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Rainiers Recap - 7/3/14, Reno 1, Tacoma 5

Skydivers entered the stadium pre-game. America!
I attended the Rainiers' annual Independence Day spectacular, and it was spectacular indeed! I also chose it as my annual game to take score at, simply to find out if I still remember how to score a baseball game. It turns out that I do, and armed with my score card, I'm capable of a nice little game recap.

Aces 1, Rainiers 5

Summary: This game was a cluster luck special, though the Rainiers gleefully accepted the good fortune. Tacoma, according to Mike Curto's recap, went 20 innings without scoring a run before breaking though in the sixth inning last night. Jordan Pries stranded base runners left and right throughout his seven innings of work, while his adversary for the Aces, Charles Brewer, proved largely untouchable until the fateful sixth inning. The Rainiers strung together six consecutive hits in the sixth inning, with the pivotal blow stuck by Ji-Man Choi, a bases-clearing double (sort of - Justin Smoak got thrown out at the plate, so only two runs scored despite the emptied bases). Abraham Almonte added a home run that appeared to land on the hill across the street right outside the right field fence in the eight inning, adding a finishing touch to the game and serving as a fitting prelude to the fireworks extravaganza that followed the Rainiers victory.

Game notes:

  • Jonathan Stewart, a current NFL running back for the Carolina Panthers, threw out the ceremonial first pitch. He graduated from Timberline High School and obviously maintains a connection with his hometown roots. It is odd to see the best athlete on a professional field throw out a ceremonial pitch and do nothing else. The wonders of AAA baseball, particularly on one of the biggest nights of the year.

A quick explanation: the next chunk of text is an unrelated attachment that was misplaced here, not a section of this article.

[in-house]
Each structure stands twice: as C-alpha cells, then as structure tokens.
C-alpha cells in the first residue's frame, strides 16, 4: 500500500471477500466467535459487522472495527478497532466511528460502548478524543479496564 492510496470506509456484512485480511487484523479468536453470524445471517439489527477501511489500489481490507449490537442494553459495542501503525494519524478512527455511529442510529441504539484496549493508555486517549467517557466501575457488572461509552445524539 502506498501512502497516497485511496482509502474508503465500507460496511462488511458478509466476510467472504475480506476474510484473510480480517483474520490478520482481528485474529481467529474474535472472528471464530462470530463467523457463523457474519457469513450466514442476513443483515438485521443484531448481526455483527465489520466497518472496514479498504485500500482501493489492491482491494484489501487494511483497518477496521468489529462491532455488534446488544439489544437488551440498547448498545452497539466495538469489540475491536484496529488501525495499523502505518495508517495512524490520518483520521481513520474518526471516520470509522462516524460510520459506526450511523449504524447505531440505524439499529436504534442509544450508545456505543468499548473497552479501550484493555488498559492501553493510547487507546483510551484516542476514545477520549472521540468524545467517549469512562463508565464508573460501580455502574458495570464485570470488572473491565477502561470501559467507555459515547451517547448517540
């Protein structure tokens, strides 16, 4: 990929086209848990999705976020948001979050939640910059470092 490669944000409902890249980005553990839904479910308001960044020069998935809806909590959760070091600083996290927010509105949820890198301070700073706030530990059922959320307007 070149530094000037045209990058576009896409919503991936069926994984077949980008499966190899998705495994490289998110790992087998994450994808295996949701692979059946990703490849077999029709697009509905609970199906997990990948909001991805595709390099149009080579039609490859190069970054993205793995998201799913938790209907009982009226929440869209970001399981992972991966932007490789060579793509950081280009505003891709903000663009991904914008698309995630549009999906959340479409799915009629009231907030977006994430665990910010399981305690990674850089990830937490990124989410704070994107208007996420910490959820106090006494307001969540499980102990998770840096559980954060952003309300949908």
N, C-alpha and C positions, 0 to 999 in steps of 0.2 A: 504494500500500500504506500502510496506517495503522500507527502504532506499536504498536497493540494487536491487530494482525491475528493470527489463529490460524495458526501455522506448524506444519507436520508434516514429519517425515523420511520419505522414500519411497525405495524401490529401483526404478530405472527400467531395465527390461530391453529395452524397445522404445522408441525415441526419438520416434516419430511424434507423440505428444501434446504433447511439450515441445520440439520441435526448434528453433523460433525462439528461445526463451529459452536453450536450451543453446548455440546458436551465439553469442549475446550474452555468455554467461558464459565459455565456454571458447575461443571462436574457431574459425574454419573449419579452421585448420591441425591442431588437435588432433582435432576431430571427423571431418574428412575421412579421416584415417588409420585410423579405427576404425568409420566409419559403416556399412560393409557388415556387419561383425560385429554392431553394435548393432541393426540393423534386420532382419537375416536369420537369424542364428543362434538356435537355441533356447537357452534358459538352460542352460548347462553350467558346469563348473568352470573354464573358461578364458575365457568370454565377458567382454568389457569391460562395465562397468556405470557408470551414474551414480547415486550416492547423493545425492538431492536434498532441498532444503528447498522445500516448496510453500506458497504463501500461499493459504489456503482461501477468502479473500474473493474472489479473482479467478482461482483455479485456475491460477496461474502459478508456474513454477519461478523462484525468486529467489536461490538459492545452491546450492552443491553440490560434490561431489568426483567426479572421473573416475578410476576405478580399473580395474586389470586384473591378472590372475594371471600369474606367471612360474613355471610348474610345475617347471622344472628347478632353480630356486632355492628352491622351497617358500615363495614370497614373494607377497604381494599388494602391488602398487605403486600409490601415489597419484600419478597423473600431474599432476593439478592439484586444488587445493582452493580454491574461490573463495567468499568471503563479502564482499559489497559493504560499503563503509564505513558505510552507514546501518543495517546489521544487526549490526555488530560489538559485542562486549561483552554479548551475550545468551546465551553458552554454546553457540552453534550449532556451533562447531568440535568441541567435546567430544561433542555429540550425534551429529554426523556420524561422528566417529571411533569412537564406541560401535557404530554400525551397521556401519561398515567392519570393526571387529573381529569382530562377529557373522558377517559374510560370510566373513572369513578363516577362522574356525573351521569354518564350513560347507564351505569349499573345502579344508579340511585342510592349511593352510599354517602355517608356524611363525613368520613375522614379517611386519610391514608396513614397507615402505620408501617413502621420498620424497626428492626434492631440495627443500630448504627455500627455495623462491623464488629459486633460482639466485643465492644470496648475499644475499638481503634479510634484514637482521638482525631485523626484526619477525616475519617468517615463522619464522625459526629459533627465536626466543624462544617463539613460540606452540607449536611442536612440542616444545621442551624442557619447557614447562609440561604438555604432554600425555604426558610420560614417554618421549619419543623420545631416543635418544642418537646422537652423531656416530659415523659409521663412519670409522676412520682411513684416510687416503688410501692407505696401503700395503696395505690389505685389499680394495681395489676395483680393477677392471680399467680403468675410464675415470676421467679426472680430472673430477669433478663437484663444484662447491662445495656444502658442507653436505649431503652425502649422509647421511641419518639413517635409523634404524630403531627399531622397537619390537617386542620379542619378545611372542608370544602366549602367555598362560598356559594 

• Jordan Pries makes the most of his talent thanks to his composure. Ultimately, his pitching line was pretty nice - 7 innings, 1 run, 6 hits, 3 walks, 7 strikeouts, 99 pitches. However, the line does not capture everything. Pries labored early on, throwing 18 pitches in the first inning and 25 in the second, where he also managed to wriggle out of a bases-loaded jam. His only clean 1-2-3 inning came in the third. He worked around a Chris Taylor error in the sixth. Pries had to deal with the stress of a very tight game too, given that the Rainiers did not score until the sixth inning. Pries topped out at 90mph, which is normal for him (I've seen him start a few times now), and if he threw a few miles an hour harder he would get way more buzz. His ability to manage his pitch count, continually strand base runners, and keep the Rainiers in the game until they broke through, was probably a bit lucky, but not all luck. Pries has high "pitchability" as scouts would say. He knows how to pitch.
  • Stephen Kohlscheen pitched the eighth inning for the Rainiers. This was my first chance to see him and I was interested to see him. He hasn't generated much buzz despite blitzing through the M's minor leagues with impressive numbers out of the bullpen. He worked a fairly clean eighth inning, allowing no hits or runs with a walk and a strikeout. The first thing that stands out about Kohlscheen is his height - he's listed at 6'6" and looks every bit that tall. His eighth inning enthralled me because I'm not entirely sure how he generates the results that he does. Kohlscheen doesn't throw particularly hard. He consistently hit 90mph, and occasionally touched 91 or 92 when he reached back for a little extra on his fastball. However, he generated a surprising number of swings and misses, and some batters looked late and uncomfortable in the batter's box. The best explanation I have is Kohlscheen's wind-up. He uses his height to his full advantage with a high arm slot, which creates an abnormally downward angle for the ball's path to home plate. Moreover, Kohlscheen appears to hide the ball well from batters by keeping his pitching arm low behind his back and plant leg most of the delivery. The first comp that came to mind as I watched him last night is current Mariners miracle-worker Chris Young.